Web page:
On April 28, 2015, Representative Joe Courtney (D-CT) introduced a bill, the Middle Class Health Benefits Tax Repeal Act (H.R. 2050), to repeal the 40 percent excise tax on high cost group health insurance coverage. The excise tax, commonly referred to as the “Cadillac tax,” is scheduled to become effective in 2018. It applies to individual health plans worth more than $10,200 and family plans worth more than $27,500 and thus is hardly expected to impact only the wealthiest policyholders. Representative Frank Guinta (R-NH) introduced a similar bill, the “Ax the Tax on Middle Class Americans' Health Plans Act” (H.R. 879), in February.
The excise tax, established under Internal Revenue Code Section 4980I, applies to "applicable employer-sponsored coverage" in excess of statutory thresholds (in 2018, $10,200 for self-only coverage and $27,500 for family coverage). While the U.S. Treasury Department and Internal Revenue Service (IRS) have not yet issued rules for complying with the tax, Notice 2015-16, issued by the IRS in February, discusses the definition of applicable coverage, how the cost of applicable coverage is determined, and the application of the annual statutory dollar limit to the cost of applicable coverage. The notice requests public comments by May 15, 2015.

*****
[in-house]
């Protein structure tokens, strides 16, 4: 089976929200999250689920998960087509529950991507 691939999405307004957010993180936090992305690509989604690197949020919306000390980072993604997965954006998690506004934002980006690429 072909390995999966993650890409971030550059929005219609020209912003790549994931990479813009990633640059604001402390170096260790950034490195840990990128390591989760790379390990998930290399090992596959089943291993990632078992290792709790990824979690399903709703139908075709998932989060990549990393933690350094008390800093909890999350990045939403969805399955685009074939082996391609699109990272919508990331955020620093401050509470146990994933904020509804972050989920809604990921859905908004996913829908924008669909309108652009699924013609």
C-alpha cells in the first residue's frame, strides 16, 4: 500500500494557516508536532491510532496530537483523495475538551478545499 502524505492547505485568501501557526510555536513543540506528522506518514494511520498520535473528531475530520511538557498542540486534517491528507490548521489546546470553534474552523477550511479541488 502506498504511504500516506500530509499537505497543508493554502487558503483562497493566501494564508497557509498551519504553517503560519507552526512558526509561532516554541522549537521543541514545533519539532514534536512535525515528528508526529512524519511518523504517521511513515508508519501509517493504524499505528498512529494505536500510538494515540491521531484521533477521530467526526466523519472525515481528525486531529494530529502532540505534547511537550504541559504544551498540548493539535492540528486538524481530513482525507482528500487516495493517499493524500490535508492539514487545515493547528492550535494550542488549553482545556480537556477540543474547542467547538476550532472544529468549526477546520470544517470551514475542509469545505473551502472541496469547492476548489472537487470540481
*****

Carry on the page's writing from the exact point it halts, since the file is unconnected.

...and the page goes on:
Because efforts to repeal this health insurance excise tax have strong bipartisan support, it is possible that the Cadillac tax could well be on its way out before it is ever implemented.
To view Representative Courtney's press release, please click here.